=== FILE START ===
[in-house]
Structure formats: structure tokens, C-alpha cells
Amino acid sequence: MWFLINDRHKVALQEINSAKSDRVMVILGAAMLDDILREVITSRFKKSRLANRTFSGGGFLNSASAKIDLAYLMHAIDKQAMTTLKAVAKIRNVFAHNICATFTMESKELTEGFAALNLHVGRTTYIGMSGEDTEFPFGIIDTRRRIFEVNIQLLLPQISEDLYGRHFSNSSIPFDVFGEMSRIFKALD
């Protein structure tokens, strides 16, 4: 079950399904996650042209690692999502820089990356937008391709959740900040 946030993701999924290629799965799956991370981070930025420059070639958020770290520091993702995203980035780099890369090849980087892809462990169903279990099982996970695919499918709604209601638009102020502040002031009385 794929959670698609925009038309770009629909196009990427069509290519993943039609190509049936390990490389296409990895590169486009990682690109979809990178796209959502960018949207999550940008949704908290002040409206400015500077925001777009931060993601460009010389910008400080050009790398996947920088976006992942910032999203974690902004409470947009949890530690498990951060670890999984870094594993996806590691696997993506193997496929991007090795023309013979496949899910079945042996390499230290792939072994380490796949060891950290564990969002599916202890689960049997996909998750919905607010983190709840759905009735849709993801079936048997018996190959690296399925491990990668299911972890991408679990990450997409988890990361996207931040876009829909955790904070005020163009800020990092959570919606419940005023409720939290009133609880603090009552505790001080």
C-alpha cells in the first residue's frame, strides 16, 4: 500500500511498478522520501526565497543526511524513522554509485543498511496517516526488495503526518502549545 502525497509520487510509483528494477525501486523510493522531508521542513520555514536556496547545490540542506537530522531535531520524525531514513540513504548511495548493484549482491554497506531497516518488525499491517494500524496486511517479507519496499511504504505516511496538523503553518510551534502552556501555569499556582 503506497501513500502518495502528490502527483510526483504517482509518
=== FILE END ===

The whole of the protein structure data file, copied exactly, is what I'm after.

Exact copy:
[in-house]
Structure formats: structure tokens, C-alpha cells
Amino acid sequence: MWFLINDRHKVALQEINSAKSDRVMVILGAAMLDDILREVITSRFKKSRLANRTFSGGGFLNSASAKIDLAYLMHAIDKQAMTTLKAVAKIRNVFAHNICATFTMESKELTEGFAALNLHVGRTTYIGMSGEDTEFPFGIIDTRRRIFEVNIQLLLPQISEDLYGRHFSNSSIPFDVFGEMSRIFKALD
């Protein structure tokens, strides 16, 4: 079950399904996650042209690692999502820089990356937008391709959740900040 946030993701999924290629799965799956991370981070930025420059070639958020770290520091993702995203980035780099890369090849980087892809462990169903279990099982996970695919499918709604209601638009102020502040002031009385 794929959670698609925009038309770009629909196009990427069509290519993943039609190509049936390990490389296409990895590169486009990682690109979809990178796209959502960018949207999550940008949704908290002040409206400015500077925001777009931060993601460009010389910008400080050009790398996947920088976006992942910032999203974690902004409470947009949890530690498990951060670890999984870094594993996806590691696997993506193997496929991007090795023309013979496949899910079945042996390499230290792939072994380490796949060891950290564990969002599916202890689960049997996909998750919905607010983190709840759905009735849709993801079936048997018996190959690296399925491990990668299911972890991408679990990450997409988890990361996207931040876009829909955790904070005020163009800020990092959570919606419940005023409720939290009133609880603090009552505790001080």
C-alpha cells in the first residue's frame, strides 16, 4: 500500500511498478522520501526565497543526511524513522554509485543498511496517516526488495503526518502549545 502525497509520487510509483528494477525501486523510493522531508521542513520555514536556496547545490540542506537530522531535531520524525531514513540513504548511495548493484549482491554497506531497516518488525499491517494500524496486511517479507519496499511504504505516511496538523503553518510551534502552556501555569499556582 503506497501513500502518495502528490502527483510526483504517482509518